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Any Philips CDM-1 experts here?

Discussion in 'd.i.y.' started by Mike P, Oct 16, 2019.

  1. Mike P

    Mike P pfm Member

    Are there any CDM-1 experts here who are familiar with setting up these mechs?

    I have a lovely old Philips CD960 (aka Marantz CD94 mk1) which plays discs with an average runtime perfectly but struggles with the last few tracks of albums with a very long runtime.

    I have a copy of the CD960 service manual but it is bafflingly complicated....and in Dutch.
  2. chartz

    chartz pfm Member

    Yes I know the CDM-1 quite well.
    I have yet to find one that is really kaput: they last and last...
    Your symptom leads me to advise you to check the flexible links from RAFOC to the printed circuits of the CDM.
    Check that everything is free to move first.
    Then the thrust pad that supports the spindle can be worn. I usually file it and re-align as per service manual.
    Then you need to lubricate the spindle, which can go dry.

    Was it re-capped? This is essential.
  3. Marchbanks

    Marchbanks Golly, do I ever have a lot of soul!

  4. Mike P

    Mike P pfm Member

    Hi Chartz,

    I have recapped the fully player including the small PCB near the motor.

    The swingarm moves very freely and smoothly with no detectable play from the pivot bearings.

    I have cleaned and lubricated the platter motor but haven't filed out the wear indent as the motor seems happy as it is.

    I have checked and adjusted the laser power and set it to 600mV when playing a good factory CD measured across the specified resistor.

    The RF eyepattern doesn't look bad although it is a little more blurry/fuzzy than I'm used to seeing with Sony pick-ups. The scale on this photo is 0.5v/div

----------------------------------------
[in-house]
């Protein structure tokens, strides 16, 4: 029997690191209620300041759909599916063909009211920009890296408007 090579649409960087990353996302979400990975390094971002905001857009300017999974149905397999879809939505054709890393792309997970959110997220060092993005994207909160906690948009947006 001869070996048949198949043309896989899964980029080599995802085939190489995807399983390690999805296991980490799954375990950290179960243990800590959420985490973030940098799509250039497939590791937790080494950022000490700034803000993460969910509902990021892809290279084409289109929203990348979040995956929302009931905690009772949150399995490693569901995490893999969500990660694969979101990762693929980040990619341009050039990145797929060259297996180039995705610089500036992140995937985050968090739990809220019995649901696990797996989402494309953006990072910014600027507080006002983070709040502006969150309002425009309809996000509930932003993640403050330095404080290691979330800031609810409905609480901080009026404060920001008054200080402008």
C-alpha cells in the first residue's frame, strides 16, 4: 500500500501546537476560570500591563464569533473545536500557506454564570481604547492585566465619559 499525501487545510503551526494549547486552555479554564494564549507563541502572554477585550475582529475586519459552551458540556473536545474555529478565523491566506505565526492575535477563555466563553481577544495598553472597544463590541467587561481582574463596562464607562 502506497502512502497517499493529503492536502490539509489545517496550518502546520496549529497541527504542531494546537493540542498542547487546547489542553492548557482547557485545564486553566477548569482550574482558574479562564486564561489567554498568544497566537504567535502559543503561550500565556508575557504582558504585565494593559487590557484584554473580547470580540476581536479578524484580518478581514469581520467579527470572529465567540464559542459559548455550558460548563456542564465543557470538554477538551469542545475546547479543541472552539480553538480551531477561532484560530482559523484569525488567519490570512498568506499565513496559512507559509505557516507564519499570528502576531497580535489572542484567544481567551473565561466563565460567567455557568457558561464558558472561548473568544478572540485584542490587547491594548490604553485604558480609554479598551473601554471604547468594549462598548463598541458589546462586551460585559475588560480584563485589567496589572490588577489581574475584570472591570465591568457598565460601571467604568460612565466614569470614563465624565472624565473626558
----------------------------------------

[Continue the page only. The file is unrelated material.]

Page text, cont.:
[​IMG]P1110258 by Michael Pickwell, on Flickr

    I have experimented with adjusting the focus gain (2K2 trimmer) but have gone back to the factory setting (I marked the trimmer position carefully first).

    The focus offset seems better slightly increased from how it was (again I marked the trimmer) but I have only set this by trial and error rather than following the complex proceedure in the service manual.
  5. chartz

    chartz pfm Member

    The eye pattern looks normal, with a correct amplitude.
    So now you need to examine that thrust pad. This is an easy task worth doing in my experience.
    You need to adjust height after that (focus).
    The slightest wear here will cause such issues.

    Look here: https://dindiki.com/?cdm1-laser-service
    Just found this for you!

  6. Dowser

    Dowser Learning to bodge again..

    Hi Mike - my gut feeling is it must be mechanical? Is swing arm ribbon cable OK? I’d say that or the thrust pad.

    *If* electrical, I’d be looking at spin motor speed control - if same as the Naim CDI speed is controlled by how long it takes to fill the buffer chip. On long discs the motor will be running at its slowest.

    I still have my Woodside WS3 here, which is also CDM-1 from memory, let me know if you need me to check something. I could even send you the mechanism to test with if needed (normal CH postage costs apply though :))

  7. chartz

    chartz pfm Member

    Do keep us posted Mike. Pictures welcome.;)
  8. Mike P

    Mike P pfm Member

    Thanks for the replies Richard and Jacques.

    To be honest I had not considered the motor thrust pad as a possible issue. I know that they wear but I have already re-adjusted the platter height so the only other issue would be one of increased friction at the thrust pad due to the wear indent. I'm still sceptical that this could be the issue but there's certainly no harm in sorting it out, even if it's just to eliminate one more possible cause.

    Have either of you had experience with adjusting the mechanical alignment of the swingarm or setting/adjusting the focus offset?
  9. chartz

    chartz pfm Member

    I never had to realign the swing-arm/RAFOC, no, sorry. And I did quite a fair quantity.
  10. Mike P

    Mike P pfm Member

    Here's a photo of the player taken before I recapped the servo control PCBs.

    [​IMG]P1110260 by Michael Pickwell, on Flickr

    This player is 220v version and you might just be able to see the small toroid in the rear left corner which is a 20v bucking transformer. The main board has been completely recapped with Panasonic, Mundorf and Elna Silmic/Cerafine etc. The red bit decoupling caps around the DAC are 220nF Wima polycarbonate and the output coupling caps are 10uF Wima MKS2. I've upgraded the original 1986! TDA1541 to a TDA1541A and also swapped the SAA7220P/A to a P/B. The SAA7220 has been given its own 7805 reg and Schottky diodes have been fitted for the analogue stage raw supply. I got new belts from Thakker which were a perfect fit.
  11. Mike P

    Mike P pfm Member